22 Simple Guidelines for the Successful Architecture Student

"Victory is the child of preparation and determination". ~ Sean Hampton

Today, I thought I’d give a bit of a token piece for the new readers, for them to get an easy overview of all the topics Archi Student Help has covered in its first 50 pages or so. 

From me to you, here’s a 22 point summary of the blog’s take-home points for young designers thus far, geared at helping you become your best self yet. If you find them helpful, please – feel free to share them with your friends. 

***

1. Discover early on what it really means to design. And in-grain it into your thinking.

2. Understand that the best take-home from every project isn’t a pretty rendering, but a more-informed design process.

3. Prioritize your health. Consider that life is a marathon and not a sprint.

4. Invest in your brain power. Integrate life-hacks into a comprehensive program to keep you revved like a well-tuned car.

5. Become process-oriented. It will make you happier, more consistent, and will give you solid self-worth.

(c) Aldo Mayoralgo
(c) Aldo Mayoralgo

6. Break down complex thinking to simpler perspectives. Don’t cause your own paralysis by analysis.

7. Embrace the value of sketching. It’s still the architect’s best tool.

8. Put in the most work where it really counts. Get the most bang for your buck from where you invest your time.

9. Be honest with yourself. Think about your design motivations – and develop your paradigms over time.

10. Don’t be discouraged that there are many things you don’t yet know. Accept your current situation and move forward.

11. Familiarize yourself with the profession’s drawing standards. Then eventually consider how to innovate or tailor make your own style.

12. Learn, Plan, Commit, Adapt. Find an organized problem-solving system that will work for you.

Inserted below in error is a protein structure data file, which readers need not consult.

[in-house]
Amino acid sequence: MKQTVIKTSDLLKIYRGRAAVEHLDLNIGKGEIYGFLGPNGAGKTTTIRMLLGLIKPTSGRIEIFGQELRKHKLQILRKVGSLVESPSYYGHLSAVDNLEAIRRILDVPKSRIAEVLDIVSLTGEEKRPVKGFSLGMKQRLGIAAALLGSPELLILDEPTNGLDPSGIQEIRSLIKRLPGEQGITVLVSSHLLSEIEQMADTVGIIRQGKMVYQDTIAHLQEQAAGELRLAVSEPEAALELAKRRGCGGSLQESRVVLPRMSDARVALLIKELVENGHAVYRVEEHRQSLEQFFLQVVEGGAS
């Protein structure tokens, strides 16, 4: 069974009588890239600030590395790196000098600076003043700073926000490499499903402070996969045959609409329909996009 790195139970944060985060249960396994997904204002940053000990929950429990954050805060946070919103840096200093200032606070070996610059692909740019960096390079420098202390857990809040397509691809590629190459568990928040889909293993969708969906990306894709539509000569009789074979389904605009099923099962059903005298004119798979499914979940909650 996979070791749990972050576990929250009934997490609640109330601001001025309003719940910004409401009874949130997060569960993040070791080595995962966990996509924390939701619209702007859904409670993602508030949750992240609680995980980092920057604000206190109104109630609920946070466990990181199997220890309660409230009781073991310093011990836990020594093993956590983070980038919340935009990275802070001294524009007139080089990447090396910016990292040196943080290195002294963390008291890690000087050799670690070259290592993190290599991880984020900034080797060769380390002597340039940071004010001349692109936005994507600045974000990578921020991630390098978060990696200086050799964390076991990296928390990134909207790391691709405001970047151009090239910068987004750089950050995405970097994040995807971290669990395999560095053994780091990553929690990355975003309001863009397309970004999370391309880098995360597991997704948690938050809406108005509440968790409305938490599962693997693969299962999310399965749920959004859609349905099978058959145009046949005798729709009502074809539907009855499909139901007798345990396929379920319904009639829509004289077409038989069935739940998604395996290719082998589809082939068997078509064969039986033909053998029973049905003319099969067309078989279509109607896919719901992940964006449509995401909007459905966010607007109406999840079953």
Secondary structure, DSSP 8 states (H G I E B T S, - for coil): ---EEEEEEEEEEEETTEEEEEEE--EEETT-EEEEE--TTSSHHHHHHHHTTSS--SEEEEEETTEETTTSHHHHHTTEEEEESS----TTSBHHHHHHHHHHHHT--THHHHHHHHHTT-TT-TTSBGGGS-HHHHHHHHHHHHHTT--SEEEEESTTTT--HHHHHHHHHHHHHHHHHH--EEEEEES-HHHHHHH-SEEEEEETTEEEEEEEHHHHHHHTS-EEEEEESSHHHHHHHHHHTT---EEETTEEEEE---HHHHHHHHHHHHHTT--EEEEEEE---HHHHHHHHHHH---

13. Do your research efficiently. Look for awesome and effective take-off points  where your reading can branch out from.

14. Be inspired by the profession. Take to heart the value of the architect  in driving a nation forward.

(c) Aldo Mayoralgo
(c) Aldo Mayoralgo

15. Respect the allied professions. Understand how both architects and engineers have different focuses in moving mankind forward.

16. Connect with the world. Read up on the international scene, learn from what everyone else is churning out – and form a critical opinion.

17. Continually develop your life plan. Watch it grow with you.

18. Study brochures and catalogs of what is out in the market. Your designs should be cognizant of the latest technologies.

19. Consistently read up on your local architectural scene. It will help frame your perspectives on global contexts.

20. Reflect on what’s truly important. There’s more to life than the emotions of our youth.

21. See the complexity and value of the simplest of spaces. There’s a lot to consider even in the smallest rooms.

22. Regularly look ahead at what to expect in future classes. It will help offset some of the shock, and allow you to prepare accordingly.

***

SketchGuru_20141108170919
(c) Aldo Mayoralgo

That’s what’s up for now. Expect these point summaries to be a regular occurrence as the blog churns out more and more informative entries. I really do enjoy efficiency, after all.

In the meantime, I’d like to thank you for all the awesome support in the first few months of Archi Student Help. The readership has been on an upward trend, and the blog is already tagging up a couple of thousand views per month – which is great for a site this young.

Hope you would keep sticking around. I’m committed to raising the bar in consistently creating great, helpful, and meaningful content.

If you have any questions, suggestions, or comments, I’m easily reachable by our Facebook and Twitter, or by email at aldo@archistudenthelp.com.

Looking forward to the future.

Cheers,

End Sign

Do you have a question? Don’t hesitate to ask. 🙂

Want to learn more about myself and the blog?  

Click the image below to return to see all posts related to BLOG INFO and Q&A!

ABOUT ME BANNER

FORMATION BANNER

Facebook Follow Banner

Twitter Follow Banner

SUBSCRIBE BANNER

Leave a Reply

Fill in your details below or click an icon to log in:

WordPress.com Logo

You are commenting using your WordPress.com account. Log Out / Change )

Twitter picture

You are commenting using your Twitter account. Log Out / Change )

Facebook photo

You are commenting using your Facebook account. Log Out / Change )

Google+ photo

You are commenting using your Google+ account. Log Out / Change )

Connecting to %s